J Harshvardhan, M Prabhakar
foreign body reaction, gossipiboma, granulomas, metallosis, orthopaedic implant, pesudotumor
J Harshvardhan, M Prabhakar. Pseudotumor Humerus: An Uncommon Case Of Foreign Body Reaction To Orthopaedic Implants. The Internet Journal of Orthopedic Surgery. 2007 Volume 10 Number 1.
Hereby we are presenting a case of a 60 years old female with 2 years old operated fracture shaft humerus with gradually increasing swelling and pain in the operated arm. There were no signs of infection or neurovascular involvement. The radiological examinations revealed a gross cystic enlargement of humerus with loose implants. The Histopathology examination showed chronic nonspecific inflammatory cells. The patient underwent implant removal and the fracture was treated conservatively.
Pseudotumor humerus due to orthopaedic implants is an uncommon postoperative presentation. This article describes an unusual case of pseudotumor of humerus due to the foreign body reaction against the orthopaedic implants (plate and screws). The patient presented to us after one year of surgery with gradually increasing swelling and pain of whole arm. The radiological examinations revealed a cystic enlargement of humerus with loose implants. The Histopathology examination showed chronic nonspecific inflammatory cells. The patient underwent implant removal and the fracture was treated conservatively.
A 60 year old female presented to the outpatient department with complaints of gradually increasing pain and swelling of right arm over the period of one year. The patient had a fall before 2 years which resulted in a shaft humerus fracture and was treated with a dynamic compression plate fixation at a nursing home. The post operative course was uneventful for one year. After a year of the surgery, the patient started having mild constant pain and swelling in the arm without any history of fresh trauma. The patient had no history of constitutional symptoms or fever. There were no other similar swellings or pain in other parts of body. Patient had no known hypersensitivities. There was no relevant significant medical history.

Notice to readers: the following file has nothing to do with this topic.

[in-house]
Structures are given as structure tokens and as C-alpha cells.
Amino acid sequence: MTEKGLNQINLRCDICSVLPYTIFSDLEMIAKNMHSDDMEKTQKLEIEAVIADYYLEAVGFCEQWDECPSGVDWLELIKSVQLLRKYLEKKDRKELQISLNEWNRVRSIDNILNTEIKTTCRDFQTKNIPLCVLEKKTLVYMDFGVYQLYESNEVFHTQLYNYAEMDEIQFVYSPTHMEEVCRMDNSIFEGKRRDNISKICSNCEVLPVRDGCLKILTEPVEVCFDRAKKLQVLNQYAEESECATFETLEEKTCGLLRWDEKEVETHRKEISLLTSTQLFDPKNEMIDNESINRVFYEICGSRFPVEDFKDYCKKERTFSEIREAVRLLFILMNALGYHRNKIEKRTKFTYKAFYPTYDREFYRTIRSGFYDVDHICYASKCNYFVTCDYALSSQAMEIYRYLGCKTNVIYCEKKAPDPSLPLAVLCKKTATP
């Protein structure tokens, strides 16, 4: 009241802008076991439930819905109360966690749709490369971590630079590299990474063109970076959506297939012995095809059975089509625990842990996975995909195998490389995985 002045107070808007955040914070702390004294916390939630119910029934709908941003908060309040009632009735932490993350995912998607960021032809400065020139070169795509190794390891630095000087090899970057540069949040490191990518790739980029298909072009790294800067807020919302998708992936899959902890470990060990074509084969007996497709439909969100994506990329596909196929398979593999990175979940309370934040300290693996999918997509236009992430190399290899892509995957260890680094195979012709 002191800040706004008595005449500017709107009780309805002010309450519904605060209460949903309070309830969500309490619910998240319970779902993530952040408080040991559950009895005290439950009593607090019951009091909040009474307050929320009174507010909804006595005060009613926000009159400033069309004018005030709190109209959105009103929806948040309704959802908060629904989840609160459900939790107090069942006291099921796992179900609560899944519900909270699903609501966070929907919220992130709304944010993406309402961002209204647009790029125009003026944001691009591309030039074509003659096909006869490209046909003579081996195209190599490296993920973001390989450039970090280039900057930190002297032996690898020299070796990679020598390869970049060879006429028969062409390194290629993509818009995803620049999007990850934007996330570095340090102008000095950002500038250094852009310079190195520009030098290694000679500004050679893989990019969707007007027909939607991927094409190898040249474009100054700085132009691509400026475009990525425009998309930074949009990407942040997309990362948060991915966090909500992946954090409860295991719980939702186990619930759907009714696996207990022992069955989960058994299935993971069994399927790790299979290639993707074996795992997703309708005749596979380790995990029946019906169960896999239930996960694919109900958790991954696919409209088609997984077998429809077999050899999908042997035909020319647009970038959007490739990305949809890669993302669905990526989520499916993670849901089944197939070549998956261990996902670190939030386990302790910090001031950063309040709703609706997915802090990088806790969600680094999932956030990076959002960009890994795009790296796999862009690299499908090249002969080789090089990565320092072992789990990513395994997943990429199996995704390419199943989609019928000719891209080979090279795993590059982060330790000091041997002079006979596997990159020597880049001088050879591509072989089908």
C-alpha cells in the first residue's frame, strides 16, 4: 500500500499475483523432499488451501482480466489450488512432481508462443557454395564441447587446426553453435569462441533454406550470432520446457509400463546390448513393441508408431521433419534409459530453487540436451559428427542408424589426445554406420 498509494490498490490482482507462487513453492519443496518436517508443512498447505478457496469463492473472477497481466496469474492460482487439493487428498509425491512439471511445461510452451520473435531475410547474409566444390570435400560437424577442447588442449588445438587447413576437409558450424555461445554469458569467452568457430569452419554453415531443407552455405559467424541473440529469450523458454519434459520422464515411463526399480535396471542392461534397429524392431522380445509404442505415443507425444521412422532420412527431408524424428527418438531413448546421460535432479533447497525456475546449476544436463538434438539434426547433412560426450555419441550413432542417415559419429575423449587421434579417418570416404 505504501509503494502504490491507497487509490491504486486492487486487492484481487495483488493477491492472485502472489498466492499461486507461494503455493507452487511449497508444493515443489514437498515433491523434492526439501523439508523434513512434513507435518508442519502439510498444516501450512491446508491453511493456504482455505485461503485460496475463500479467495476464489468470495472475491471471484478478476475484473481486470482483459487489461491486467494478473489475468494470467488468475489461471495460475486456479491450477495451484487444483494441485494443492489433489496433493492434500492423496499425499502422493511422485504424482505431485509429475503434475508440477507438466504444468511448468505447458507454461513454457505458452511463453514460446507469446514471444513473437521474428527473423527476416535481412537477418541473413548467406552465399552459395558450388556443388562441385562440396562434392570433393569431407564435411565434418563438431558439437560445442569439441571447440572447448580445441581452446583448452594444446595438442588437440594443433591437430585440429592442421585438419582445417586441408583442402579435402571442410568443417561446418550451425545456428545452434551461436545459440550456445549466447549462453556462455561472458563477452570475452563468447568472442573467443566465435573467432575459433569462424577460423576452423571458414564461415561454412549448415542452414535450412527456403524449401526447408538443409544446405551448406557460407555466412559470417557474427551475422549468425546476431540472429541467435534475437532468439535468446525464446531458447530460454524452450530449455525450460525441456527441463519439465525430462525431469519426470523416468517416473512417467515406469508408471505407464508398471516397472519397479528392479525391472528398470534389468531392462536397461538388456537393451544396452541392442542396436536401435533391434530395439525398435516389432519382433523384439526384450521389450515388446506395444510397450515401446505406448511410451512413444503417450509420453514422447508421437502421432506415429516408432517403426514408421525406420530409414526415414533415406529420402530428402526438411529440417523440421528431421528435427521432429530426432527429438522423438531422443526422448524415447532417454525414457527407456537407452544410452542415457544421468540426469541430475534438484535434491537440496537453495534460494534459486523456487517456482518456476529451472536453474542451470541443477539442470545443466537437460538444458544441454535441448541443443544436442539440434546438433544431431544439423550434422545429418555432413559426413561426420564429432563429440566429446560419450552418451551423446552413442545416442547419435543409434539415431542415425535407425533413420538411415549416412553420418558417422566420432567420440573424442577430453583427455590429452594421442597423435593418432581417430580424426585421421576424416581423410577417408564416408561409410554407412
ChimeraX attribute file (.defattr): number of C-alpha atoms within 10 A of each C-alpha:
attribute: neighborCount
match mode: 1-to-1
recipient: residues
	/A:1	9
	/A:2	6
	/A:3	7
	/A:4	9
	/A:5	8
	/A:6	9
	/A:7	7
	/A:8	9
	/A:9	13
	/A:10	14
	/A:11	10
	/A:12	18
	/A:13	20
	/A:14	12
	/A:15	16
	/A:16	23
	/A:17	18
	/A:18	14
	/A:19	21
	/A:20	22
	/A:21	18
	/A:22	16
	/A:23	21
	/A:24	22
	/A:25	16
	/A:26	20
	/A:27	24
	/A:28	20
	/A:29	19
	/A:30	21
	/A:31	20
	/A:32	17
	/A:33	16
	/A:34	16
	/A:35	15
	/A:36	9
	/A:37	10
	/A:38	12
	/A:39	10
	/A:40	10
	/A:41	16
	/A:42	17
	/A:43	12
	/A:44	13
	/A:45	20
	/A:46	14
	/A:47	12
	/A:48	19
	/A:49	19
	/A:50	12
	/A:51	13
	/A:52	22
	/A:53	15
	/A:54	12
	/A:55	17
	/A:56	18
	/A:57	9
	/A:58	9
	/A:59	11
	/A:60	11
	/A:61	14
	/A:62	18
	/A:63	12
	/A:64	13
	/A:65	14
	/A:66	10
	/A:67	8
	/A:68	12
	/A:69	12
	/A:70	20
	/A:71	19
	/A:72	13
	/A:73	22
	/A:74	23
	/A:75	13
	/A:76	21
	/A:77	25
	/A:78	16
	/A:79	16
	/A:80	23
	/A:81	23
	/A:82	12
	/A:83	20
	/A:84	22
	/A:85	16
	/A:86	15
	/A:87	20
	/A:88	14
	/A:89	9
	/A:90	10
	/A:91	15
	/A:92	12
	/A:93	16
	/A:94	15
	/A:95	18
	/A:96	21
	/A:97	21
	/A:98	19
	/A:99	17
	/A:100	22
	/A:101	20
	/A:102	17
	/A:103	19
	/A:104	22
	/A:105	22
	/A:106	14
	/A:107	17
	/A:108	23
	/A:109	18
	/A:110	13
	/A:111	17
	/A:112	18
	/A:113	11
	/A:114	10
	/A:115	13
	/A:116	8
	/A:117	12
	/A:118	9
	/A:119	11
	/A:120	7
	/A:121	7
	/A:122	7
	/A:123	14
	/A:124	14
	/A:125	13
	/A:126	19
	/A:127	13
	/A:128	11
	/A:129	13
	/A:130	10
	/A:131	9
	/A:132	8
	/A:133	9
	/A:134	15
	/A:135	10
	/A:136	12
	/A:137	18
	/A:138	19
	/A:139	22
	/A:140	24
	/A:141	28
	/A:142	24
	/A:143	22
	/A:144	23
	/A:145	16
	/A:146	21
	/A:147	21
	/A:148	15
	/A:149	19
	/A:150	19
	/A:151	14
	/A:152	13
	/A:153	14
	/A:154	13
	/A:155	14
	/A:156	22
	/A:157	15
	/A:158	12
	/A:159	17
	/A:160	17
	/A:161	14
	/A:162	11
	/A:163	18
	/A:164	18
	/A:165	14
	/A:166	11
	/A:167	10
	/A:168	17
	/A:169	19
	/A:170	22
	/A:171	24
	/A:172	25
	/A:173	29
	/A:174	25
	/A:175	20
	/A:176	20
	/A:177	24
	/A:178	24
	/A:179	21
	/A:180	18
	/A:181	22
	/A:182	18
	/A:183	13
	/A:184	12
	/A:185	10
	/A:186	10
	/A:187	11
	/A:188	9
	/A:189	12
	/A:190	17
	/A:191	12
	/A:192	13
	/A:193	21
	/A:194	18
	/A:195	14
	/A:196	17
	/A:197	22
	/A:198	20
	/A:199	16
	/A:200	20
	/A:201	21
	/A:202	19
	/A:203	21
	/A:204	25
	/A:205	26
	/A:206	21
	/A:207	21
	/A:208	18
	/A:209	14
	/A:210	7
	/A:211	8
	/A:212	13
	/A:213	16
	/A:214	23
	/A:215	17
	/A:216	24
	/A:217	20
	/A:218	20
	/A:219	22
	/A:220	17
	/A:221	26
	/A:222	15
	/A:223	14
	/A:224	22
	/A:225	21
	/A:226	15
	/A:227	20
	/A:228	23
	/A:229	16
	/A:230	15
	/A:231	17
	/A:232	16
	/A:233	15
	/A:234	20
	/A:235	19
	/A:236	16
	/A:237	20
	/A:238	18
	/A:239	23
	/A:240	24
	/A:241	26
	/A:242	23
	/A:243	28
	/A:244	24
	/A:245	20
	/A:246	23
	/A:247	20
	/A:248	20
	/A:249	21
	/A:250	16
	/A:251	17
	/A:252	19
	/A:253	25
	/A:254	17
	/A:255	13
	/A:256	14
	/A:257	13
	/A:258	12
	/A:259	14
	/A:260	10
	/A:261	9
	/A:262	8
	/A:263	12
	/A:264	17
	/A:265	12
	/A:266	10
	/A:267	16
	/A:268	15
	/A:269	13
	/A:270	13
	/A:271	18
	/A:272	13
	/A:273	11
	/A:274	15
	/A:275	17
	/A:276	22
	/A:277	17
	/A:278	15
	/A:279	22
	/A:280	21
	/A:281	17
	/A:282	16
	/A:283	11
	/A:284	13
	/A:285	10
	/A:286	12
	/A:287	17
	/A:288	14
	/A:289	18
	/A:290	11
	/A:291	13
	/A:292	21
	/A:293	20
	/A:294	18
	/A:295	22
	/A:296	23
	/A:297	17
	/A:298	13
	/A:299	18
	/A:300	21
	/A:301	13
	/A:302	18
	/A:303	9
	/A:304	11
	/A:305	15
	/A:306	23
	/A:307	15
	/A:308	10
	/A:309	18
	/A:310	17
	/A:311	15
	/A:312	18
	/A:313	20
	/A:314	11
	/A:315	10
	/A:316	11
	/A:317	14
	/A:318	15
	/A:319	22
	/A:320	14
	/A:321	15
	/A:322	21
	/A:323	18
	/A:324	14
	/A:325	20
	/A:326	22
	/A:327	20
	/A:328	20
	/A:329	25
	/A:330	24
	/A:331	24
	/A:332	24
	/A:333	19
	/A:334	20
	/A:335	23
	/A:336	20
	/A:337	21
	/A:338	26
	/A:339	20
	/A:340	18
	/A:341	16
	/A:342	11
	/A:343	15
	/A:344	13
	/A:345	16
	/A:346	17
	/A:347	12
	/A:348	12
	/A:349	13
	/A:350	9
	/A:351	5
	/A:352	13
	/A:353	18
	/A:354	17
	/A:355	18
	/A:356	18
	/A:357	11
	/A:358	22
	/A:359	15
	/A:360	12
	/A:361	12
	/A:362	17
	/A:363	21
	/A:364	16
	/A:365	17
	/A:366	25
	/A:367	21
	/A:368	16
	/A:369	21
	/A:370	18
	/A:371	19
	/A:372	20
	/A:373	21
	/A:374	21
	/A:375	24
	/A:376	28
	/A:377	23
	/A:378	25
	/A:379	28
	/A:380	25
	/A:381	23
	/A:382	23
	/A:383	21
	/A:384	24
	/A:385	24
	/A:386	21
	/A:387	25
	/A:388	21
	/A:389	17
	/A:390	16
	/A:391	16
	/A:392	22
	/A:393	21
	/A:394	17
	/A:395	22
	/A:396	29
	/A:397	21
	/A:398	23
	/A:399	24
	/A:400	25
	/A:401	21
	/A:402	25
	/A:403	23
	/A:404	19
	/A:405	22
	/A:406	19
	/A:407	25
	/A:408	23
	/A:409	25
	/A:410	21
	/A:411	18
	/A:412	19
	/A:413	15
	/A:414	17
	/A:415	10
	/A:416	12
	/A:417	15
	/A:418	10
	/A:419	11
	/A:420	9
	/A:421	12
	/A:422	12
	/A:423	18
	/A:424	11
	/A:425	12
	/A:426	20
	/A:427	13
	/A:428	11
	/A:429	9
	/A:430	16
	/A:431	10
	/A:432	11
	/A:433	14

On Examination, there was diffuse swelling of whole of right arm extending from shoulder to elbow joint, with tense and shiny skin. There was a well healed scar of previous surgery (posterior approach to humerus for plating.) There was no sinus, abnormal pigmentation, abnormal pulsations or dilated veins over the arm. Range of motions of right shoulder and right elbow were full and free with some pain in the arm. The limb was neurovascular intact.
A digital radiograph of right arm showed homogenous well defined gross cystic enlargement of whole (mainly lower half) of humerus with loose implant. The distal 4 screws were lying at the bottom of the cavity, which were freely mobile with the movement of the arm which was evident by the lateral x-ray. The cavity didn't have any septa. The surrounding soft tissue shadow was prominent.
Routine blood picture showed eosinophilia.
Angiography of the arm showed the lesion was hypovascular and there was no specific feeding vessel. A routine skeletal survey was carried out to rule out any primary or metastatic involvement of the bone which was negative.
The Histopathological examination of the lesion revealed chronic non specific inflammatory cells only. The patient was referred to Gujarat Cancer Research Institute. They gave the clinical impression of the foreign body reaction to orthopaedic implant.
Implant removal and open biopsy of the lesion done. The cavity was found to be filled with a serous fluid. No septa or granulation tissue was found. The humerus plate along with the screws was lying free inside the cavity. The facture was not healed and it was found unstable. No fixation attempted.
Histopathological Examination report revealed chronic nonspecific inflammatory cells.